Hyperlipidemia - High Cholesterol
Cholesterol is a fatty substance known as a lipid and is vital for the normal functioning of the body. It's mainly made by the liver, but can also be found in some foods.
Having an excessively high level of lipids in your blood (hyperlipidemia) can have an effect on your health.
High cholesterol itself doesn't usually cause any symptoms, but it increases your risk of serious health conditions.
Cholesterol is carried in your blood by proteins. When the two combine, they're called lipoproteins.
The two main types of lipoprotein are:
The amount of cholesterol in the blood both HDL and LDLcan be measured with a Blood tests .
The recommended cholesterol levels in the blood vary between those with a higher or lower risk of developing arterial disease.
Evidence strongly indicates that high cholesterol can increase the risk of:
This is because cholesterol can build up in the artery wall, restricting the blood flow to your heart, brain and the rest of your body. It also increases the risk of a blood clot developing somewhere in your body.
Your risk ofdeveloping coronary heart disease also rises as your blood's cholesterol level increases. This can causepain in your chest or arm during stress or physical activity (angina) .
Many factors can increase your chances of having heart problems or a stroke if you have high cholesterol.
There's also an inherited condition called familial hypercholesterolaemia, which can cause high cholesterol even in someone who eats healthily.
A lower level of HDL can increase your risk of heart disease.
Your ratio of total cholesterol to HDL may also be calculated. This is your total cholesterol level divided by your HDL level. Generally, this ratio should be below four, as a higher ratio increases your risk of heart disease.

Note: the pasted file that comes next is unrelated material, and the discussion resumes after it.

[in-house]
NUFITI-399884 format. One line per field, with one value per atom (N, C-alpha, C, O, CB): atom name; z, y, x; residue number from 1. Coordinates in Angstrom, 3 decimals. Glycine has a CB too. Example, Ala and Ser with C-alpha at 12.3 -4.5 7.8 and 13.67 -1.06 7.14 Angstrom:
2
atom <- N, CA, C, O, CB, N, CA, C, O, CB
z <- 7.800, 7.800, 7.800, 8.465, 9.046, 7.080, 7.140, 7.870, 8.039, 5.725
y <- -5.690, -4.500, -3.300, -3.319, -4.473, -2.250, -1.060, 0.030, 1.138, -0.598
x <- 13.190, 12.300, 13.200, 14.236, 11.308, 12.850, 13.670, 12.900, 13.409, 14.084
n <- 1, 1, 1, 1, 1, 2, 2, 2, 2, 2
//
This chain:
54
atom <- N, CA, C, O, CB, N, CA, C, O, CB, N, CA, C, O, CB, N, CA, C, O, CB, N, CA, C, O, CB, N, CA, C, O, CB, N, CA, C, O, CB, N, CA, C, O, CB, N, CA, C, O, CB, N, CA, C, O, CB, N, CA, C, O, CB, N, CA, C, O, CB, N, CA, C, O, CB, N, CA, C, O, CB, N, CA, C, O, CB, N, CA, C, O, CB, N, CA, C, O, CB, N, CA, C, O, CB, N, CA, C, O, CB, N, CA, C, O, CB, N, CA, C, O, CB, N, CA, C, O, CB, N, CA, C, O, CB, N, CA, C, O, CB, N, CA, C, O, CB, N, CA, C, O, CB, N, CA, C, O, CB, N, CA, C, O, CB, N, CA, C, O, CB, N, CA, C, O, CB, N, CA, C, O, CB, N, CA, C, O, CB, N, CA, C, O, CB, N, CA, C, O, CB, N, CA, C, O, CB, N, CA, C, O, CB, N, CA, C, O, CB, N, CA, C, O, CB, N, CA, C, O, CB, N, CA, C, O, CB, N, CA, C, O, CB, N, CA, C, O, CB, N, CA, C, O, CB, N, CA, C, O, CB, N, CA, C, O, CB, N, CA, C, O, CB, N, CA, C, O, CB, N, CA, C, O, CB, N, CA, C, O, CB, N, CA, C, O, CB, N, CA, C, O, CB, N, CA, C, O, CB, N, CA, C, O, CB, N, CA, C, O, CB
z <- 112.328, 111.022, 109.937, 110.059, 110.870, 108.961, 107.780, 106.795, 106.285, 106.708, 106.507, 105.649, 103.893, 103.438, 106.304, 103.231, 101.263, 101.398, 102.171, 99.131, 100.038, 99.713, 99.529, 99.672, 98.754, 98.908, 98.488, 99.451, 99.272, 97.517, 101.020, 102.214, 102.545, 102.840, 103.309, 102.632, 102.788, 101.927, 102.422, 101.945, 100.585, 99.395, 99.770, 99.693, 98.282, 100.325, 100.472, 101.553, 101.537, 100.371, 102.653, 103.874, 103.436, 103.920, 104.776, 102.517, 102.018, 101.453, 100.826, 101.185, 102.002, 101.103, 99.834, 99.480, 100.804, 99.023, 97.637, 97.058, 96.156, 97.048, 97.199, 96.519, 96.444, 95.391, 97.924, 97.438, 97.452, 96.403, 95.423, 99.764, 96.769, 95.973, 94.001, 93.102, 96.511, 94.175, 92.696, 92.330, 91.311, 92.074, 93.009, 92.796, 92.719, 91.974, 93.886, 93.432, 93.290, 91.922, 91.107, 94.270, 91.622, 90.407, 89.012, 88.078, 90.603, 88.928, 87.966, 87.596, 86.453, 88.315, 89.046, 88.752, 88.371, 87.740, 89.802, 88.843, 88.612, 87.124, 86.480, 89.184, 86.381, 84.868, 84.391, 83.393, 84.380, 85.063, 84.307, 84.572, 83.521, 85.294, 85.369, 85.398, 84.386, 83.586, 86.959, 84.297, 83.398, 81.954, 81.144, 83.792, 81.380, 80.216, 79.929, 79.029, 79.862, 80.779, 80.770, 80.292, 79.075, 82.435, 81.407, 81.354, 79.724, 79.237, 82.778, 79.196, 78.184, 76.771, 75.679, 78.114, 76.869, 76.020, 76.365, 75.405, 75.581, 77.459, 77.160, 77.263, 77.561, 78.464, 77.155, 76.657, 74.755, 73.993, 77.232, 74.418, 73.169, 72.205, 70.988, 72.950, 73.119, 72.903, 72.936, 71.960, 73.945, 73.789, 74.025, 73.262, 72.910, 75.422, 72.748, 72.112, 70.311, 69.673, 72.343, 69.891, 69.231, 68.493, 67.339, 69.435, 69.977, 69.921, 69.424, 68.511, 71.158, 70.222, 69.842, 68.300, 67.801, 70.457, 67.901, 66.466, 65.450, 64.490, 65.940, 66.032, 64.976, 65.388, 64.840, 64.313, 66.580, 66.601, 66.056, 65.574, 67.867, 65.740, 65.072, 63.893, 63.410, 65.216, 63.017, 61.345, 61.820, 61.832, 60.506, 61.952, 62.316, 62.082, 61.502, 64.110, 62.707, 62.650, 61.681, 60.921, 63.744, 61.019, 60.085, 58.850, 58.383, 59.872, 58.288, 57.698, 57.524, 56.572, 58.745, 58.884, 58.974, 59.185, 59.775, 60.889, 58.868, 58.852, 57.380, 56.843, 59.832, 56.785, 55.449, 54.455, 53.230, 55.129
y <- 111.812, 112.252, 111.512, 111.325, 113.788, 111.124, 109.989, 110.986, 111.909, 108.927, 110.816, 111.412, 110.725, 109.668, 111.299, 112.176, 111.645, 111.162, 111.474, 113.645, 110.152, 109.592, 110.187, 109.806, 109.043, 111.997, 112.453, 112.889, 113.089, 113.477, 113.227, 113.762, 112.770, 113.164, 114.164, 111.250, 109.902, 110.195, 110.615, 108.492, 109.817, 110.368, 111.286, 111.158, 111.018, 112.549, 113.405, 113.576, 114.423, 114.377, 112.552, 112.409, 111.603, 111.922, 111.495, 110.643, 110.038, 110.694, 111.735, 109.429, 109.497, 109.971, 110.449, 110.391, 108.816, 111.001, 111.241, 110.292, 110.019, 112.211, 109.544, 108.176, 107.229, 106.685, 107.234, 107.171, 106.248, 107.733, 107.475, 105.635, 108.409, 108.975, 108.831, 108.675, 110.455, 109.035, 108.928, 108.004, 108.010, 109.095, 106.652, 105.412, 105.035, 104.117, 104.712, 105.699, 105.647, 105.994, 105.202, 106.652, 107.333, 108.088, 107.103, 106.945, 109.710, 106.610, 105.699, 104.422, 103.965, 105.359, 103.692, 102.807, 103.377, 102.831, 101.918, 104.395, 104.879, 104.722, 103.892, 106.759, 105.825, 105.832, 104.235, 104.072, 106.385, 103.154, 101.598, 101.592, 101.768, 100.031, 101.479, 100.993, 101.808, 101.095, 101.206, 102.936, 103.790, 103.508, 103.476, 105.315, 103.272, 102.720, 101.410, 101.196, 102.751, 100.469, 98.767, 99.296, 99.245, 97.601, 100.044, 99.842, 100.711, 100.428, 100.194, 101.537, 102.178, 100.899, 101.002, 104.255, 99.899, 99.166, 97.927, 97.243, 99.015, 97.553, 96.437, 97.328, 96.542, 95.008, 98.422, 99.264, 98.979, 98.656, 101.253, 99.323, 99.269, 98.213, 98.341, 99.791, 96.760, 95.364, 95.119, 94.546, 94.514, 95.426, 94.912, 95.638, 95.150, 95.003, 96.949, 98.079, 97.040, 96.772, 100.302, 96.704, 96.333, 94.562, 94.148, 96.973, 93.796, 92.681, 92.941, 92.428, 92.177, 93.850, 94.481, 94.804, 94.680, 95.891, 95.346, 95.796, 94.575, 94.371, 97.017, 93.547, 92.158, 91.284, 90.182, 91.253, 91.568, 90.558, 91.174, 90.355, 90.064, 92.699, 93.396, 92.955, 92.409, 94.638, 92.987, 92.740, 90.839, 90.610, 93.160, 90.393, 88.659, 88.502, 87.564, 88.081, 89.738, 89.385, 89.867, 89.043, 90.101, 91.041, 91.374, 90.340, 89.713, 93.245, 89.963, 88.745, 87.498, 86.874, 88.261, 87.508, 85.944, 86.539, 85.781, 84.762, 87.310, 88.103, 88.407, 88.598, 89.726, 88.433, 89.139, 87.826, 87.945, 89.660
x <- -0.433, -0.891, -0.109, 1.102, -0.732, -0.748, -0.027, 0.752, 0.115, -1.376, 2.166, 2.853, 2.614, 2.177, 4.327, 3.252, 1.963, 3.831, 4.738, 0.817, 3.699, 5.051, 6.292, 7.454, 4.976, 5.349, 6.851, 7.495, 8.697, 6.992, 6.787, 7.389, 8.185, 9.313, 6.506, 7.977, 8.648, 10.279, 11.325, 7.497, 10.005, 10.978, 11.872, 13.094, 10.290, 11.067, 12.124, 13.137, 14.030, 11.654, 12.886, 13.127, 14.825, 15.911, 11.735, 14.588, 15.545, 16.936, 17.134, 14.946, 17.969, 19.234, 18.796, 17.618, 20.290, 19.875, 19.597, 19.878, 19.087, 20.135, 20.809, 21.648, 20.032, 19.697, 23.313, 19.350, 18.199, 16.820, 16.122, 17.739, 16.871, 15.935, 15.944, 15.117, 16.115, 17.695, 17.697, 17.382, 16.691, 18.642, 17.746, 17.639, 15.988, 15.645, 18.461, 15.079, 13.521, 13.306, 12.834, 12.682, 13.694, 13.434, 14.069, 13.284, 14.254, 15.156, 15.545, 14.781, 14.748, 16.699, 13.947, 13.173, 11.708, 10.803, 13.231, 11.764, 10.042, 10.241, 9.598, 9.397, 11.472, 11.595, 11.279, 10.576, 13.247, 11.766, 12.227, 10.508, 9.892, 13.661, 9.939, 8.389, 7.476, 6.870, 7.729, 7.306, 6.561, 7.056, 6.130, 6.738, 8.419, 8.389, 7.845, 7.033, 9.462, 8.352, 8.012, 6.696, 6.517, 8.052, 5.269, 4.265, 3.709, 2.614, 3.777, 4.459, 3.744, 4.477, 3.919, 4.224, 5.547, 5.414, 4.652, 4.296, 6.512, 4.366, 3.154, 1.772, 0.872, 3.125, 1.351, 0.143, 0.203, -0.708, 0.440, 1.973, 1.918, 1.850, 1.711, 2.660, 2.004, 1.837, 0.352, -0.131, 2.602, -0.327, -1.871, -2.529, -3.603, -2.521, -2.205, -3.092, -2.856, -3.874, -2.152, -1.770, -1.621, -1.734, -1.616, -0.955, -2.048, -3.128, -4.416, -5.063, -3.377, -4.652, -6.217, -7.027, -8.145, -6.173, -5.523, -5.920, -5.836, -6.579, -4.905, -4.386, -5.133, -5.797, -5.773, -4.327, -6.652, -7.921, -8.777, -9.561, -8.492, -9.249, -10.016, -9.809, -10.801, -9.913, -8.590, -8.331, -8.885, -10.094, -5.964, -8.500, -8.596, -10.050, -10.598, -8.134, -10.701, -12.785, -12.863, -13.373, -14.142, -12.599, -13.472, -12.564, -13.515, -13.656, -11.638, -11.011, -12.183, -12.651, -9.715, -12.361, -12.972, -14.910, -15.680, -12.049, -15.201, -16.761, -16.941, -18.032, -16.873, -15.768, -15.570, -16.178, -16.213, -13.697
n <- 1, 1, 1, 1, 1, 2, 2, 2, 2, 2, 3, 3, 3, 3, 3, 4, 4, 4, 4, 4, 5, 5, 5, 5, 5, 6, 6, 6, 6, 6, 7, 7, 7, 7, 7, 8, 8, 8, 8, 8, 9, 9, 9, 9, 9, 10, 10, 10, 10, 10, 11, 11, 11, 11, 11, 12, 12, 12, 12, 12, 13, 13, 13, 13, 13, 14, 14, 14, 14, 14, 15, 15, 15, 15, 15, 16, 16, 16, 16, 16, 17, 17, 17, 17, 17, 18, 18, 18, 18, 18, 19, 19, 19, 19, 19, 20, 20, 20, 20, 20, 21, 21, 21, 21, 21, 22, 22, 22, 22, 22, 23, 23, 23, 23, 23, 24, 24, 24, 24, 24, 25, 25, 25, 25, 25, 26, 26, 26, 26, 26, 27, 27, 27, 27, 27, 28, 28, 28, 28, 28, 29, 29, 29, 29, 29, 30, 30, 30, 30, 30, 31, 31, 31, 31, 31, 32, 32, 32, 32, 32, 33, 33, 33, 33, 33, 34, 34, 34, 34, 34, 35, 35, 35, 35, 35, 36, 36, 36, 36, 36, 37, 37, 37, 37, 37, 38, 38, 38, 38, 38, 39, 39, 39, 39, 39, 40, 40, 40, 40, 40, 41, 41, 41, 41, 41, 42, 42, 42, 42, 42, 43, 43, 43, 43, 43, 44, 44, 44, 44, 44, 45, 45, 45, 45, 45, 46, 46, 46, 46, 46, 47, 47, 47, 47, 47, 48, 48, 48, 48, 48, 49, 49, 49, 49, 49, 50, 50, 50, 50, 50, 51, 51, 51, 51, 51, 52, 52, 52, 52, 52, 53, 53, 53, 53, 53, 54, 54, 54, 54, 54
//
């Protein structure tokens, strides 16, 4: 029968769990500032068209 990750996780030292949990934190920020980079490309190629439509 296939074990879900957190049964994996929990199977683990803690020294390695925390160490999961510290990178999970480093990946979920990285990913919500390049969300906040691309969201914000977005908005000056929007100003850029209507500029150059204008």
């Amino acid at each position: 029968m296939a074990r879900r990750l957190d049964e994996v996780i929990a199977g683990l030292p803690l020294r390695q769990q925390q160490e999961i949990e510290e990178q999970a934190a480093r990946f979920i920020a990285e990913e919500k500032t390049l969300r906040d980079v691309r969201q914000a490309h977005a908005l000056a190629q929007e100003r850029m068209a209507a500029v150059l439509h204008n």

However, cholesterol is only one risk factor and the level at which specific treatment is required will depend on whether other risk factors, such as smoking and high blood pressure, are also present.
The first step in reducing your cholesterol is to maintain a healthy, balanced diet . It's important to keep your diet low in fatty food.
You can swap food containing saturated fat for fruit, vegetables and wholegrain cereals. This will also help prevent high cholesterol returning.
Other lifestyle changes, such as taking regular exercise and giving up smoking (if you smoke), can also make a big difference in helping to lower your cholesterol.
If these measures don't reduce your cholesterol and you continue to have a high risk of developing heart disease, your GP may prescribe a cholesterol-lowering medication, such as statins .
Your GP will take into account the risk of any side effects from statins , and the benefit of lowering your cholesterol must outweigh any risks.
Find out what cholesterol is, what causes high cholesterol, why it's important to keep your cholesterol levels under control, and how to lower your cholesterol.
Read about the possible causes of high cholesterol, including having an unhealthy diet, lack of exercise, being overweight, smoking, and drinking too much alcohol.
Blood cholesterol levels are measured with a simple blood test. This blood sample will be used to determine the amount of LDL, HDL, and triglycerides in your blood.
Find out what to do if you have high cholesterol, including making changes to your diet and increasing the amount of exercise you do. Statins may also be recommended.
You can lower your cholesterol by eating healthily, not smoking and exercising regularly.
Cholesterol is a component found all over your body, playing crucial vital roles. If too much cholesterol accumulates in your blood, you have a higher risk of coronary artery disease and other cardiovascular diseases.The levels of cholesterol in your body vary according to age, gender, and weight.